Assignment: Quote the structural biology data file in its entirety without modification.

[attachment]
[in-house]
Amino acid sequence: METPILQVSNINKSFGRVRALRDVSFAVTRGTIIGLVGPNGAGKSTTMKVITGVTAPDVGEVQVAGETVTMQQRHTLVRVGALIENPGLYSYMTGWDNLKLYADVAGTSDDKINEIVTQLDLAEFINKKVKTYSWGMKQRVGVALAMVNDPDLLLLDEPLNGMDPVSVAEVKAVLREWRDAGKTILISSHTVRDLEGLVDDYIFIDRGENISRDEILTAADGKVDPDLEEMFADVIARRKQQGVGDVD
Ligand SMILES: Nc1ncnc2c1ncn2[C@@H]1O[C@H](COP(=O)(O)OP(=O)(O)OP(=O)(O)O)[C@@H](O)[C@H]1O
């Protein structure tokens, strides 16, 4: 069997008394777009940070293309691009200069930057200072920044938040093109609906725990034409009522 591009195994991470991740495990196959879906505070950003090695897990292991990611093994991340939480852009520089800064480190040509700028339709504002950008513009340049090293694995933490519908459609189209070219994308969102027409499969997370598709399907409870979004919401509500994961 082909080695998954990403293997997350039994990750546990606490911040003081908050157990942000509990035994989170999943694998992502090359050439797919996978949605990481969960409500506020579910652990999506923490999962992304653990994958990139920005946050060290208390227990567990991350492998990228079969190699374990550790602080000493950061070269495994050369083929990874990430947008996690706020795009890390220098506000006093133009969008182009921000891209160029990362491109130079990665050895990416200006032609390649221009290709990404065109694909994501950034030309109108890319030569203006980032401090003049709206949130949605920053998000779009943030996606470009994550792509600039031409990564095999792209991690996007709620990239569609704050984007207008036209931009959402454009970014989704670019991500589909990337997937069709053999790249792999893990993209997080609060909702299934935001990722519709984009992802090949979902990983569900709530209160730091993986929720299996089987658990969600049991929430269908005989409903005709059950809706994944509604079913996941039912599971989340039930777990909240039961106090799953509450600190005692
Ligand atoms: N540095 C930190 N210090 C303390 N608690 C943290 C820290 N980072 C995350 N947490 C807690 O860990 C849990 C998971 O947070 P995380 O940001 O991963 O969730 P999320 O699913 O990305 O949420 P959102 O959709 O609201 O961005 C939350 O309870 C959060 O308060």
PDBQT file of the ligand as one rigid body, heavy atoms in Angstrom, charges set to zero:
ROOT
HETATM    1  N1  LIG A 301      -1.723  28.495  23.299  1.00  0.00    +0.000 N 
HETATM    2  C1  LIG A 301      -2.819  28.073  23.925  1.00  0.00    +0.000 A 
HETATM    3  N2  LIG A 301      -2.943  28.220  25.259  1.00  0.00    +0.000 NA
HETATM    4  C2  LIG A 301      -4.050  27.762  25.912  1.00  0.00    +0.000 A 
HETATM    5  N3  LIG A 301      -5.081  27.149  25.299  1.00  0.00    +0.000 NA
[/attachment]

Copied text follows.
[in-house]
Amino acid sequence: METPILQVSNINKSFGRVRALRDVSFAVTRGTIIGLVGPNGAGKSTTMKVITGVTAPDVGEVQVAGETVTMQQRHTLVRVGALIENPGLYSYMTGWDNLKLYADVAGTSDDKINEIVTQLDLAEFINKKVKTYSWGMKQRVGVALAMVNDPDLLLLDEPLNGMDPVSVAEVKAVLREWRDAGKTILISSHTVRDLEGLVDDYIFIDRGENISRDEILTAADGKVDPDLEEMFADVIARRKQQGVGDVD
Ligand SMILES: Nc1ncnc2c1ncn2[C@@H]1O[C@H](COP(=O)(O)OP(=O)(O)OP(=O)(O)O)[C@@H](O)[C@H]1O
């Protein structure tokens, strides 16, 4: 069997008394777009940070293309691009200069930057200072920044938040093109609906725990034409009522 591009195994991470991740495990196959879906505070950003090695897990292991990611093994991340939480852009520089800064480190040509700028339709504002950008513009340049090293694995933490519908459609189209070219994308969102027409499969997370598709399907409870979004919401509500994961 082909080695998954990403293997997350039994990750546990606490911040003081908050157990942000509990035994989170999943694998992502090359050439797919996978949605990481969960409500506020579910652990999506923490999962992304653990994958990139920005946050060290208390227990567990991350492998990228079969190699374990550790602080000493950061070269495994050369083929990874990430947008996690706020795009890390220098506000006093133009969008182009921000891209160029990362491109130079990665050895990416200006032609390649221009290709990404065109694909994501950034030309109108890319030569203006980032401090003049709206949130949605920053998000779009943030996606470009994550792509600039031409990564095999792209991690996007709620990239569609704050984007207008036209931009959402454009970014989704670019991500589909990337997937069709053999790249792999893990993209997080609060909702299934935001990722519709984009992802090949979902990983569900709530209160730091993986929720299996089987658990969600049991929430269908005989409903005709059950809706994944509604079913996941039912599971989340039930777990909240039961106090799953509450600190005692
Ligand atoms: N540095 C930190 N210090 C303390 N608690 C943290 C820290 N980072 C995350 N947490 C807690 O860990 C849990 C998971 O947070 P995380 O940001 O991963 O969730 P999320 O699913 O990305 O949420 P959102 O959709 O609201 O961005 C939350 O309870 C959060 O308060």
PDBQT file of the ligand as one rigid body, heavy atoms in Angstrom, charges set to zero:
ROOT
HETATM    1  N1  LIG A 301      -1.723  28.495  23.299  1.00  0.00    +0.000 N 
HETATM    2  C1  LIG A 301      -2.819  28.073  23.925  1.00  0.00    +0.000 A 
HETATM    3  N2  LIG A 301      -2.943  28.220  25.259  1.00  0.00    +0.000 NA
HETATM    4  C2  LIG A 301      -4.050  27.762  25.912  1.00  0.00    +0.000 A 
HETATM    5  N3  LIG A 301      -5.081  27.149  25.299  1.00  0.00    +0.000 NA